where ENi and ENf are initial and final state energies. The perturbative Hamiltonian Hint arises from the interaction of the material with an incoming photon,
and takes after the dipole approximation. It is simply the inner product (overlap) between electron momentum p and the electromagnetic gauge potential A of the incident photon. At this point, the astute reader may spy scenarios where this overlap is diminished or forbidden entirely — this leads to matrix element effects which have to be accounted for. This effect can instead be exploited, such as in multi-orbital iron-based superconductors or topological insulators, to selectively photoemit from orbitals or bands with particular electron momenta p.
The transition probability wfi is expressed using N-electron states, yet photoemission clearly removes electrons from the sample, which are later detected by the spectrometer. How, then, shall we express the final N – 1 electron state of the material after electron removal?
Recall that the non-interacting limit corresponds to the simple behaviour of independent electrons treated by the venerable Bloch description. We are lucky here, for the N-electron initial and final states can both be trivially factorized into one-electron and N – 1 electron states,
where |Φi/f k〉represents one-electron states, with a tensor product taken with |Ψi/f N-1〉, which are N – 1 electron states. The antisymmetrizing operator (A) imposes Pauli exclusion. The non-interacting limit allows for a dramatic simplification: |ΨiN-1〉= |ΨfN-1〉. This is because the rest of the electrons, being non-interacting, do not respond to the removal of the single photoelectron. Denoting energies of initial and photoelectrons as ϵk and ϵf, we can express photocurrent I as a function of purely one-electron states |Φi/f k〉. Mf,ik are the matrix elements responsible for the overlap between these states and the electromagnetic perturbation Hint.
All real materials, of course, have interacting electrons. Many-body initial and final states cannot be trivially factorized, as was done in the non-interacting state. The N – 1 electron system can no longer be regarded as unchanged under electron removal; that is, other electrons really do notice that the photoelectron has been removed. Nevertheless, to construct a relatively tractable formalism, we cautiously adopt the sudden approximation, where the photoelectron is removed sufficiently quickly and the N – 1 final electron state is left in a number of excited states. (One is reminded of the chemist's Frank-Condon principle, except we work with macroscopic materials rather than single molecules.) The total transition probability, and thus photocurrent I, is proportional to the sum over these excited states,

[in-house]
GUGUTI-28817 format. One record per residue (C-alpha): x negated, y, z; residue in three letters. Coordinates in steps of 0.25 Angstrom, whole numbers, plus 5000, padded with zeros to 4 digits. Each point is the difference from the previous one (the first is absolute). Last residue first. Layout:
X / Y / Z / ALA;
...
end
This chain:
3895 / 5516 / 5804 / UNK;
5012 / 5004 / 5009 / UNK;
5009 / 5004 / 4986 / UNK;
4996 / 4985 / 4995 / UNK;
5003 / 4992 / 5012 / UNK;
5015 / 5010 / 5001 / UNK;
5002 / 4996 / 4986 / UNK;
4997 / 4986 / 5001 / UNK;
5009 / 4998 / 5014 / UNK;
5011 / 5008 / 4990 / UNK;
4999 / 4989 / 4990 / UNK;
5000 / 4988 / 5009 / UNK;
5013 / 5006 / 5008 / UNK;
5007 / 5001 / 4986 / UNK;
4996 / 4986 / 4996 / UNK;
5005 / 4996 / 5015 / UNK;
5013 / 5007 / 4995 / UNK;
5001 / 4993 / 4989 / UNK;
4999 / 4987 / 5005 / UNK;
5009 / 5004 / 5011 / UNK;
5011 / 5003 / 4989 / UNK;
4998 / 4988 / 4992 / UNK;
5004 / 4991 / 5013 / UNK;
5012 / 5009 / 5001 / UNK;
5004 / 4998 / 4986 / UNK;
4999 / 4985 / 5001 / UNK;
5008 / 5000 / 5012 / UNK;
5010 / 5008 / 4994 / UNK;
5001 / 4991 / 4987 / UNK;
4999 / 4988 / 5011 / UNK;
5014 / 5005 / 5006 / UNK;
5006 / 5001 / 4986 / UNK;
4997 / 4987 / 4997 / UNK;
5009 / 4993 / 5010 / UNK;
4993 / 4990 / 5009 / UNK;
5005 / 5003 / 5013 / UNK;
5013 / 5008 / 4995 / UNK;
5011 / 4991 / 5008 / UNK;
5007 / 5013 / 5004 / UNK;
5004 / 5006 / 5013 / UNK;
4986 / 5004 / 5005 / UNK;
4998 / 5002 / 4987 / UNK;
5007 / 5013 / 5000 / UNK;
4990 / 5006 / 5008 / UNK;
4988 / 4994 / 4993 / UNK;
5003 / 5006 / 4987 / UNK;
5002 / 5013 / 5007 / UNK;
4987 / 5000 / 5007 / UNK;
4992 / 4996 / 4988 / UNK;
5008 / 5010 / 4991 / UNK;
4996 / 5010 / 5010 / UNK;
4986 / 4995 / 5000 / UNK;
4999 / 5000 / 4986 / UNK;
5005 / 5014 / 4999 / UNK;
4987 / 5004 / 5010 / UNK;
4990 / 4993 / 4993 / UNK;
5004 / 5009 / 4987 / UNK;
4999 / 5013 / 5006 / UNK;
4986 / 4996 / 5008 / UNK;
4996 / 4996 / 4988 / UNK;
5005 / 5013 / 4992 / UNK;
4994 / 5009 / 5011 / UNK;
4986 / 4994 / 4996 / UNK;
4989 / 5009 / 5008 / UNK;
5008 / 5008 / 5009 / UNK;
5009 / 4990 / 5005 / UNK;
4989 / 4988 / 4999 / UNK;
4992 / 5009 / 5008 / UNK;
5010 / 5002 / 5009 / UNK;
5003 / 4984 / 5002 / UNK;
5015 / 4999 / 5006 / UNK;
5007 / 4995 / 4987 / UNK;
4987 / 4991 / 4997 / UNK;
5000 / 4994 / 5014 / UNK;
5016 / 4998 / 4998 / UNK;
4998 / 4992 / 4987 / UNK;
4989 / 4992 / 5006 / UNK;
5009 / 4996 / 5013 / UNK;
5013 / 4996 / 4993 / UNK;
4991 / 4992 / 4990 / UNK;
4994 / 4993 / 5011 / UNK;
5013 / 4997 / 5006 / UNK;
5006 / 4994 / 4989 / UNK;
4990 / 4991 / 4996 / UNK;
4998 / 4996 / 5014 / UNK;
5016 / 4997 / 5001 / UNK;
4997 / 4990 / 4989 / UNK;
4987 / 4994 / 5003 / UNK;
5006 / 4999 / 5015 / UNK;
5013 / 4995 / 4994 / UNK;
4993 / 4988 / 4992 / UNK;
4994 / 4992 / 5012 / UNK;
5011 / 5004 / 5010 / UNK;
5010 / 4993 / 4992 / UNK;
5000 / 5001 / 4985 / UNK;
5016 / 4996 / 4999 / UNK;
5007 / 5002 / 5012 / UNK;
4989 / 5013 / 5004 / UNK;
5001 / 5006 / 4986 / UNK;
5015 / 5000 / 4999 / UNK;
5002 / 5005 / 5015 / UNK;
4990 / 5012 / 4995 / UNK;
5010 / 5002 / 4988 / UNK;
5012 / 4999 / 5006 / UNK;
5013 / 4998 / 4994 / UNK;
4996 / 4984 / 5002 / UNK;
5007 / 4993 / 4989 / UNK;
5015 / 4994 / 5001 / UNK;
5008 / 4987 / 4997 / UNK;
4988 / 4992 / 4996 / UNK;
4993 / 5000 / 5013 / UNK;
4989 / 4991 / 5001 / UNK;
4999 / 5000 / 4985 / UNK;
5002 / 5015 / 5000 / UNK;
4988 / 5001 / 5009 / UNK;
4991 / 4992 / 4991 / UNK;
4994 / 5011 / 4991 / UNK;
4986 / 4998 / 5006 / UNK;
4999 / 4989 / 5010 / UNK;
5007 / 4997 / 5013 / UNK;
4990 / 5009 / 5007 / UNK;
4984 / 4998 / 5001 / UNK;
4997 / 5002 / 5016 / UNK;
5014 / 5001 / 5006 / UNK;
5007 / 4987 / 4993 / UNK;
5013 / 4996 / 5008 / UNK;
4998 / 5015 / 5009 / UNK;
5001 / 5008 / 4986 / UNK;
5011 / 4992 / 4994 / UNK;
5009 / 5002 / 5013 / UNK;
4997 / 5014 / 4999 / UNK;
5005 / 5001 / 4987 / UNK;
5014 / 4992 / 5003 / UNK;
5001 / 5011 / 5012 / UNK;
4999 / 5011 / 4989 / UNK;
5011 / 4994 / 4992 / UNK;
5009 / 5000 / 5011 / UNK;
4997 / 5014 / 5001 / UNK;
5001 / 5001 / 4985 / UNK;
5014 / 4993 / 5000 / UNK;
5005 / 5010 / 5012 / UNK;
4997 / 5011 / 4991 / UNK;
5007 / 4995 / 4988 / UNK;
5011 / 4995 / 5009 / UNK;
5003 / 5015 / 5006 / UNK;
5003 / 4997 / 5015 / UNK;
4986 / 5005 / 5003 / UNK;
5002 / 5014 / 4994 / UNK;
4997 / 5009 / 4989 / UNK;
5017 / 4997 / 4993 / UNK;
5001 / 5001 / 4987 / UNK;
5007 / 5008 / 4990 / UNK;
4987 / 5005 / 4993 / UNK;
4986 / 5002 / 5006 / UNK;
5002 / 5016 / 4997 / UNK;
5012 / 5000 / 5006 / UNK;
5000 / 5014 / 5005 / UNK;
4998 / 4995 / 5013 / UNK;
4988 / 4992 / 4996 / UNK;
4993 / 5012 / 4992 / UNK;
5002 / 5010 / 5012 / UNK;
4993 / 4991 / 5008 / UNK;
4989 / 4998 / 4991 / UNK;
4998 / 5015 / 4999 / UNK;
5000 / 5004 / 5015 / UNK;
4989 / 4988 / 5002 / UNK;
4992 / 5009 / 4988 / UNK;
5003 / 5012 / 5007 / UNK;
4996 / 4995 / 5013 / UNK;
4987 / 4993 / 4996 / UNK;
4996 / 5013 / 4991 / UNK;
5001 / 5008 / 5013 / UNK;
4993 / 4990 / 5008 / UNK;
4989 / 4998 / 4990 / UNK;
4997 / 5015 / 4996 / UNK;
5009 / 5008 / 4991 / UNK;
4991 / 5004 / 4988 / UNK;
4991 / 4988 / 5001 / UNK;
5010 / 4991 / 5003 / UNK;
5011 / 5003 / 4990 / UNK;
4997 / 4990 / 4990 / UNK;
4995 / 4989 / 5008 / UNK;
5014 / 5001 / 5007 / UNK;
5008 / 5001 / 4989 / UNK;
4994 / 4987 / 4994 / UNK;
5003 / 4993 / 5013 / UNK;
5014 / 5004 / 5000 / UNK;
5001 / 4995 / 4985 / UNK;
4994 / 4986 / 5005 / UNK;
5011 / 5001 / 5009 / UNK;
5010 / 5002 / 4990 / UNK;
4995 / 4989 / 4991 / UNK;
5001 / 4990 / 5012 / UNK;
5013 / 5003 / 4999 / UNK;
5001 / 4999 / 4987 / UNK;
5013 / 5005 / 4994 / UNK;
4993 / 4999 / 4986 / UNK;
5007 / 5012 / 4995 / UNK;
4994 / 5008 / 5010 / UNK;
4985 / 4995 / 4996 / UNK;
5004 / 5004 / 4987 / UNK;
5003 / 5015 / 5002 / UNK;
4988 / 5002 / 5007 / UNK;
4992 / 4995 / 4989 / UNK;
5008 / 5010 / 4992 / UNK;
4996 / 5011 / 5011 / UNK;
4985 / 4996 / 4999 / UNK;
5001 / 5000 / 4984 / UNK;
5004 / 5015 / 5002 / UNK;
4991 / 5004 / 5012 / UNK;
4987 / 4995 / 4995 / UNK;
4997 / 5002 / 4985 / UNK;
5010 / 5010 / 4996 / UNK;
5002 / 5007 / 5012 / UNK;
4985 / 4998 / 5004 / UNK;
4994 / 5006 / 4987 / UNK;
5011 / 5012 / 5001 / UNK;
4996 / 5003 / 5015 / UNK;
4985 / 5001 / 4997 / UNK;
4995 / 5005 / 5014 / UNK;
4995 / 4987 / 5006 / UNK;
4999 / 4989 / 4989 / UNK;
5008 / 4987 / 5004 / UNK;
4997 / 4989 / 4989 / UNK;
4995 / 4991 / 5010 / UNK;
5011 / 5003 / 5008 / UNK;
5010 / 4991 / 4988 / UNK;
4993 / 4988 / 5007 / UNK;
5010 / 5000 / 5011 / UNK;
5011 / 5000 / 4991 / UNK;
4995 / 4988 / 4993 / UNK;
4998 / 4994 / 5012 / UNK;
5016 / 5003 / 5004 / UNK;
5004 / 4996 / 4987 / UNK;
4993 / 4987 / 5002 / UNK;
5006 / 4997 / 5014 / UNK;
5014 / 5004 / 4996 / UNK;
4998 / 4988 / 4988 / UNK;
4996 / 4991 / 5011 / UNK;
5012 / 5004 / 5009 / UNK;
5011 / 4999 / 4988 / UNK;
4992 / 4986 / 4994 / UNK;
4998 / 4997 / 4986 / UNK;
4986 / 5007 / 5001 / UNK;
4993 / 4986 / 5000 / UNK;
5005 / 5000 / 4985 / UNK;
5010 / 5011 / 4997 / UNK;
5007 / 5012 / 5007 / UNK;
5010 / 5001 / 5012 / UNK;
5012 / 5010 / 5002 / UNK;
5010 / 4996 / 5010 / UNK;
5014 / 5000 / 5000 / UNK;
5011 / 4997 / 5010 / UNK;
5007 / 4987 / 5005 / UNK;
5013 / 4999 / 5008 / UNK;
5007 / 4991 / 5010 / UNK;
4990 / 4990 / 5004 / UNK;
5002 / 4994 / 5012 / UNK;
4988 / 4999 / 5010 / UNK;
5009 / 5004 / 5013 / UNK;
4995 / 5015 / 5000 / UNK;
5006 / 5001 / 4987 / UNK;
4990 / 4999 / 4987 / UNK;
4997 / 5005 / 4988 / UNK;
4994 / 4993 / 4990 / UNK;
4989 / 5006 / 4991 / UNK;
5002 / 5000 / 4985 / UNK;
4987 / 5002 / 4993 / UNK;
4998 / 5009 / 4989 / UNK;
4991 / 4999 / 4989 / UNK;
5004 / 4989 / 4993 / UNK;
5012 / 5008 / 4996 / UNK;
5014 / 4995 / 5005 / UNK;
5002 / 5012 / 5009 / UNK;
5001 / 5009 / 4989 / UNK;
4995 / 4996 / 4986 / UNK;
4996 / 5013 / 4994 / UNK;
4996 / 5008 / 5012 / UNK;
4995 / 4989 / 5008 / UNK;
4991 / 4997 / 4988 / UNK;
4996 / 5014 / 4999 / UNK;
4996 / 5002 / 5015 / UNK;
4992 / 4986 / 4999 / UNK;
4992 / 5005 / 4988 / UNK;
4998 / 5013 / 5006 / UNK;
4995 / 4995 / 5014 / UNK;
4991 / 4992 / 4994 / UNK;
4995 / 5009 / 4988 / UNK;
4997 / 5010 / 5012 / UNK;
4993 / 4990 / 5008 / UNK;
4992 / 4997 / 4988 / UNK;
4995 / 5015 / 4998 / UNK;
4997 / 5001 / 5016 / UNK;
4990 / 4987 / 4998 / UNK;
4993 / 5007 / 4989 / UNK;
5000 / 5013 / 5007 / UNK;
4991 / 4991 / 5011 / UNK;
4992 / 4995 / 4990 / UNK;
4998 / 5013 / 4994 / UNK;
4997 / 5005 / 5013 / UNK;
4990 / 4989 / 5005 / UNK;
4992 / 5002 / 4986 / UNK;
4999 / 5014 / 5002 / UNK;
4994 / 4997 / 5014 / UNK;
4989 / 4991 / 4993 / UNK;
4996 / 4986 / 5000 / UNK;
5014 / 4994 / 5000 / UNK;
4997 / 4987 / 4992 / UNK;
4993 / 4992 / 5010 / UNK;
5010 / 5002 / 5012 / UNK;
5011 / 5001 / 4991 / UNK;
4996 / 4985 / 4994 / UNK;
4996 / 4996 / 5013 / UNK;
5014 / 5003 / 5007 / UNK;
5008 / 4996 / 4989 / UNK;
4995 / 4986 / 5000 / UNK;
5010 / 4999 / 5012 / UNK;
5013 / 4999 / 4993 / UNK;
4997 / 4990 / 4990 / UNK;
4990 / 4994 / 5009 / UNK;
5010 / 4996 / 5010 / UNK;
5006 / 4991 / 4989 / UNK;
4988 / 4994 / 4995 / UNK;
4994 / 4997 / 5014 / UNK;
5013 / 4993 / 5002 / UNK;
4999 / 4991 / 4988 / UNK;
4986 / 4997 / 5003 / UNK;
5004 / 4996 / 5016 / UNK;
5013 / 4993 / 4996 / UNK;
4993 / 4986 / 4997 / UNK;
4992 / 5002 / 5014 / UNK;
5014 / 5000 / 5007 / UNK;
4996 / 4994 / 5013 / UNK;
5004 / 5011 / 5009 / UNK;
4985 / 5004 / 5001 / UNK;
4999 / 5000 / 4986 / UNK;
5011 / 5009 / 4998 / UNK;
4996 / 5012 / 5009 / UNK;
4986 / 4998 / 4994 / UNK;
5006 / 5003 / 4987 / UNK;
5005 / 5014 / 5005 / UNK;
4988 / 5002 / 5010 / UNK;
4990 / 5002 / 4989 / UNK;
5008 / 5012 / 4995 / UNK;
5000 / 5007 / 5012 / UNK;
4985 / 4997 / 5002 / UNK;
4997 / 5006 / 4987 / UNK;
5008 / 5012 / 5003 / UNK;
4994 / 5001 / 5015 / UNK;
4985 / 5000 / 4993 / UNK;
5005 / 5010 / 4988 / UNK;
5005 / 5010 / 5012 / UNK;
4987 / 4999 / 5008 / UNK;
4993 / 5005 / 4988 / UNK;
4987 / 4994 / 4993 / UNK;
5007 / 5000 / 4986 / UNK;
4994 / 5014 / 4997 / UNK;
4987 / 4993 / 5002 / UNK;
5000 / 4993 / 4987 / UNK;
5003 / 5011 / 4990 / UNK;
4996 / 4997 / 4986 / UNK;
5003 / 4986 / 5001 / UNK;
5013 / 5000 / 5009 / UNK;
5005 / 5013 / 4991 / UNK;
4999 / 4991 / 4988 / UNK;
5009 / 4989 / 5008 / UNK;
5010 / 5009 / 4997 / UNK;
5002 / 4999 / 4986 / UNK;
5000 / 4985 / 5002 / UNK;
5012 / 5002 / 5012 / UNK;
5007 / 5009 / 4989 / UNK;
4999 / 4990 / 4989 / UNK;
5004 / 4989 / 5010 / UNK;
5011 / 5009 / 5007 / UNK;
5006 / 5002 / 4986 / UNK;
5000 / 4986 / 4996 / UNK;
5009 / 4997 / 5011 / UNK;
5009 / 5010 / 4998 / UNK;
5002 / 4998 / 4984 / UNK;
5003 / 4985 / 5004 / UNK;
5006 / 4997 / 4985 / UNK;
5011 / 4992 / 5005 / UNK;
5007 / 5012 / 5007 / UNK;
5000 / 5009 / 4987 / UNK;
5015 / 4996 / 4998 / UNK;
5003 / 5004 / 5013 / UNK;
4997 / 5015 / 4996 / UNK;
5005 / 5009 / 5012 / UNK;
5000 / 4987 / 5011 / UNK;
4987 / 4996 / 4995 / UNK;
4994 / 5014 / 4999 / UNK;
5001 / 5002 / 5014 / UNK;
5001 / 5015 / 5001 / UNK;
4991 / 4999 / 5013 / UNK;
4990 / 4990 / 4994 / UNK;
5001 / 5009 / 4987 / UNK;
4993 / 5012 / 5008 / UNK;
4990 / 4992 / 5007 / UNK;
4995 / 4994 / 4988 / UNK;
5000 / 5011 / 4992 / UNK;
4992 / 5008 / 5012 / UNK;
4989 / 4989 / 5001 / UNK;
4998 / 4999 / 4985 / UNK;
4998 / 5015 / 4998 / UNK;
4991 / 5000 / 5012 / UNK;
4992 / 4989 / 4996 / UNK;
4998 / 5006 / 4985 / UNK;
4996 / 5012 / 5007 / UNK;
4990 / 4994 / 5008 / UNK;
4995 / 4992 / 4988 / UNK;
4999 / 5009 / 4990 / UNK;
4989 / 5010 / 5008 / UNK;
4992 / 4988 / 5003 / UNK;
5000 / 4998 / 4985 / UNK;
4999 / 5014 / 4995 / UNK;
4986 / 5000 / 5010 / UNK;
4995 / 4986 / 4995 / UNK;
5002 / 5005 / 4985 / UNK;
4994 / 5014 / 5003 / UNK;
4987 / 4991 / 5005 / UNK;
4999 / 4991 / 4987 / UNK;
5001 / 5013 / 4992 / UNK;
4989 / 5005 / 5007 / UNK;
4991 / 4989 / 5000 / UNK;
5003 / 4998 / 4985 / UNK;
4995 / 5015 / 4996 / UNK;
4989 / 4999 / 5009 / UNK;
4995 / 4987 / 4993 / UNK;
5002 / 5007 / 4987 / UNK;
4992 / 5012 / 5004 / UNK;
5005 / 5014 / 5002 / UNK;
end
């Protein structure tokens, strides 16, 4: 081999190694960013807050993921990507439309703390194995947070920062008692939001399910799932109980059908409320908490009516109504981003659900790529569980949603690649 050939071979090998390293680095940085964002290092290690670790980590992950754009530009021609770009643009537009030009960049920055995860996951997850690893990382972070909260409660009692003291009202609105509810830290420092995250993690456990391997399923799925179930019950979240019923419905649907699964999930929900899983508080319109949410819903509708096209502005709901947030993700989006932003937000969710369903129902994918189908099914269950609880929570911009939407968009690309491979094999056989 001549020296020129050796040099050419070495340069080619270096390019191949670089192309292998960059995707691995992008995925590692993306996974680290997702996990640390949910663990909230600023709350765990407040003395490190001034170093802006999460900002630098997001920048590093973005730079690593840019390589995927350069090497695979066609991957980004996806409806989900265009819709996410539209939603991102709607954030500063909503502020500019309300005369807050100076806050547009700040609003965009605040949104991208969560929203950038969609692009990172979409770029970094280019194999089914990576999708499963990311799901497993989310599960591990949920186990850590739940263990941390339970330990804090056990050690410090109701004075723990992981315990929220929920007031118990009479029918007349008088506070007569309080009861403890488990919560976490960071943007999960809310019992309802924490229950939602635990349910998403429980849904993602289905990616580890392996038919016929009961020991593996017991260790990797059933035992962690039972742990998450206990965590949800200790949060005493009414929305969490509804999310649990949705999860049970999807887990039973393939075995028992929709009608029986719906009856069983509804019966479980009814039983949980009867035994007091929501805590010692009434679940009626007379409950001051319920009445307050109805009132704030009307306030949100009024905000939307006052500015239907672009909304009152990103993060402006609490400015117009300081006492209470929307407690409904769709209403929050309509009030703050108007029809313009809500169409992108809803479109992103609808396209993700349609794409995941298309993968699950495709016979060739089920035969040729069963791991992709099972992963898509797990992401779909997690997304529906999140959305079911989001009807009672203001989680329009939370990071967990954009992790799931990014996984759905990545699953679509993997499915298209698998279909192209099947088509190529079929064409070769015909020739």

where the one-electron dipole matrix element Mf,ik was defined in the non-interacting case. The Green’s function formalism enables us to ascribe meaning to the photocurrent. It states that the total photocurrent I, a function of momentum k and frequency ω, is proportional to the Fermi-Dirac distribution f(k,ω), and — the linchpin of ARPES — the single-particle spectral function A(k,ω):
What is the significance of the spectral function? It contains information not only on the material's bandstructure (the physics of which had propelled the semiconductor revolution of yesteryear), but also many-body effects, namely Coulomb and spin interactions of electrons with themselves and with the lattice. All interactions are taken into account via the self-energy Σ(k,ω), which enters the spectral function:
In the non-interacting case Σ(k,ω) = 0. The spectral function is merely a series of delta peaks that traces out the bandstructure ϵk of a material. Once interactions are present, the real component Σ' (k,ω) of self-energy shifts band energies ϵk, and its imaginary component Σ'' (k,ω) broadens delta peaks into Lorentzian curves:
At this point one has waded ankle-deep into many-body physics, and stands by its shore with eyes set upon a vast ocean of unsolved problems. Let's introduce two of these problems.
The curious or interrogative reader asks: when the interaction strength is increased, is there a point beyond which the behavior of an electron in the material qualitatively changes, and it ceases to be a quasiparticle? The answer to this question is made apparent by re-expressing the spectral function in the approximate form, with ϵk + Σ' (k,ω) → ϵk and Σ'' (k,ω) → Γk,